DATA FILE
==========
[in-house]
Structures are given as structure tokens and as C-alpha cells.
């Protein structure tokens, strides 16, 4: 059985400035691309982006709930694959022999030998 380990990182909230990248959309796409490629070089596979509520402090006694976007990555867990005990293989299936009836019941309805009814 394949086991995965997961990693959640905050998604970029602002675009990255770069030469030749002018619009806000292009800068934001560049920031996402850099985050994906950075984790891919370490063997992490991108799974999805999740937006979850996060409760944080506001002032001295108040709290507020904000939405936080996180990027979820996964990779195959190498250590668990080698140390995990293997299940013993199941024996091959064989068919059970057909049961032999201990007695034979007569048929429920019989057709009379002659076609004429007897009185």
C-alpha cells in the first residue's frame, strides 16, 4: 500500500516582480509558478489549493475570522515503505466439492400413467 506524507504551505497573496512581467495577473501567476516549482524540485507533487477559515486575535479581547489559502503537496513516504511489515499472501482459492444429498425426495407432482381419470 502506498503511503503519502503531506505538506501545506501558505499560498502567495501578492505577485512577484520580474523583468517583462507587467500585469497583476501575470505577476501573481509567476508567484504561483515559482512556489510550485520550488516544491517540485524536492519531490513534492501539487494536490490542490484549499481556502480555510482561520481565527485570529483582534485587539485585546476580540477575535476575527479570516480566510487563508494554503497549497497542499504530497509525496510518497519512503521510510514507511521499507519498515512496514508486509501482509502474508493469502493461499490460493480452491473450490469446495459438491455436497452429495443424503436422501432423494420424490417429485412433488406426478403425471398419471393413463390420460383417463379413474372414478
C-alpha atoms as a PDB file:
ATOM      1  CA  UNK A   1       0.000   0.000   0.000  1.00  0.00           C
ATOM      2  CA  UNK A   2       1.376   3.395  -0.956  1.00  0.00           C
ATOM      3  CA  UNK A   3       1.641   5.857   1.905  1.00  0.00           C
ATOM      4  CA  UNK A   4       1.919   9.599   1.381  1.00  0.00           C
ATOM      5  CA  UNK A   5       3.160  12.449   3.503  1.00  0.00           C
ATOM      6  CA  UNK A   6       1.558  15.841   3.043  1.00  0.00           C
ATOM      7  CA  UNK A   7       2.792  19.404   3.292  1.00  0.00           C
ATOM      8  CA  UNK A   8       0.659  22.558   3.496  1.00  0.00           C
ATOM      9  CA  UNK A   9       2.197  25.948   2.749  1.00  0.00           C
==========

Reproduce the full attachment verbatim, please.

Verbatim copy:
[in-house]
Structures are given as structure tokens and as C-alpha cells.
């Protein structure tokens, strides 16, 4: 059985400035691309982006709930694959022999030998 380990990182909230990248959309796409490629070089596979509520402090006694976007990555867990005990293989299936009836019941309805009814 394949086991995965997961990693959640905050998604970029602002675009990255770069030469030749002018619009806000292009800068934001560049920031996402850099985050994906950075984790891919370490063997992490991108799974999805999740937006979850996060409760944080506001002032001295108040709290507020904000939405936080996180990027979820996964990779195959190498250590668990080698140390995990293997299940013993199941024996091959064989068919059970057909049961032999201990007695034979007569048929429920019989057709009379002659076609004429007897009185």
C-alpha cells in the first residue's frame, strides 16, 4: 500500500516582480509558478489549493475570522515503505466439492400413467 506524507504551505497573496512581467495577473501567476516549482524540485507533487477559515486575535479581547489559502503537496513516504511489515499472501482459492444429498425426495407432482381419470 502506498503511503503519502503531506505538506501545506501558505499560498502567495501578492505577485512577484520580474523583468517583462507587467500585469497583476501575470505577476501573481509567476508567484504561483515559482512556489510550485520550488516544491517540485524536492519531490513534492501539487494536490490542490484549499481556502480555510482561520481565527485570529483582534485587539485585546476580540477575535476575527479570516480566510487563508494554503497549497497542499504530497509525496510518497519512503521510510514507511521499507519498515512496514508486509501482509502474508493469502493461499490460493480452491473450490469446495459438491455436497452429495443424503436422501432423494420424490417429485412433488406426478403425471398419471393413463390420460383417463379413474372414478
C-alpha atoms as a PDB file:
ATOM      1  CA  UNK A   1       0.000   0.000   0.000  1.00  0.00           C
ATOM      2  CA  UNK A   2       1.376   3.395  -0.956  1.00  0.00           C
ATOM      3  CA  UNK A   3       1.641   5.857   1.905  1.00  0.00           C
ATOM      4  CA  UNK A   4       1.919   9.599   1.381  1.00  0.00           C
ATOM      5  CA  UNK A   5       3.160  12.449   3.503  1.00  0.00           C
ATOM      6  CA  UNK A   6       1.558  15.841   3.043  1.00  0.00           C
ATOM      7  CA  UNK A   7       2.792  19.404   3.292  1.00  0.00           C
ATOM      8  CA  UNK A   8       0.659  22.558   3.496  1.00  0.00           C
ATOM      9  CA  UNK A   9       2.197  25.948   2.749  1.00  0.00           C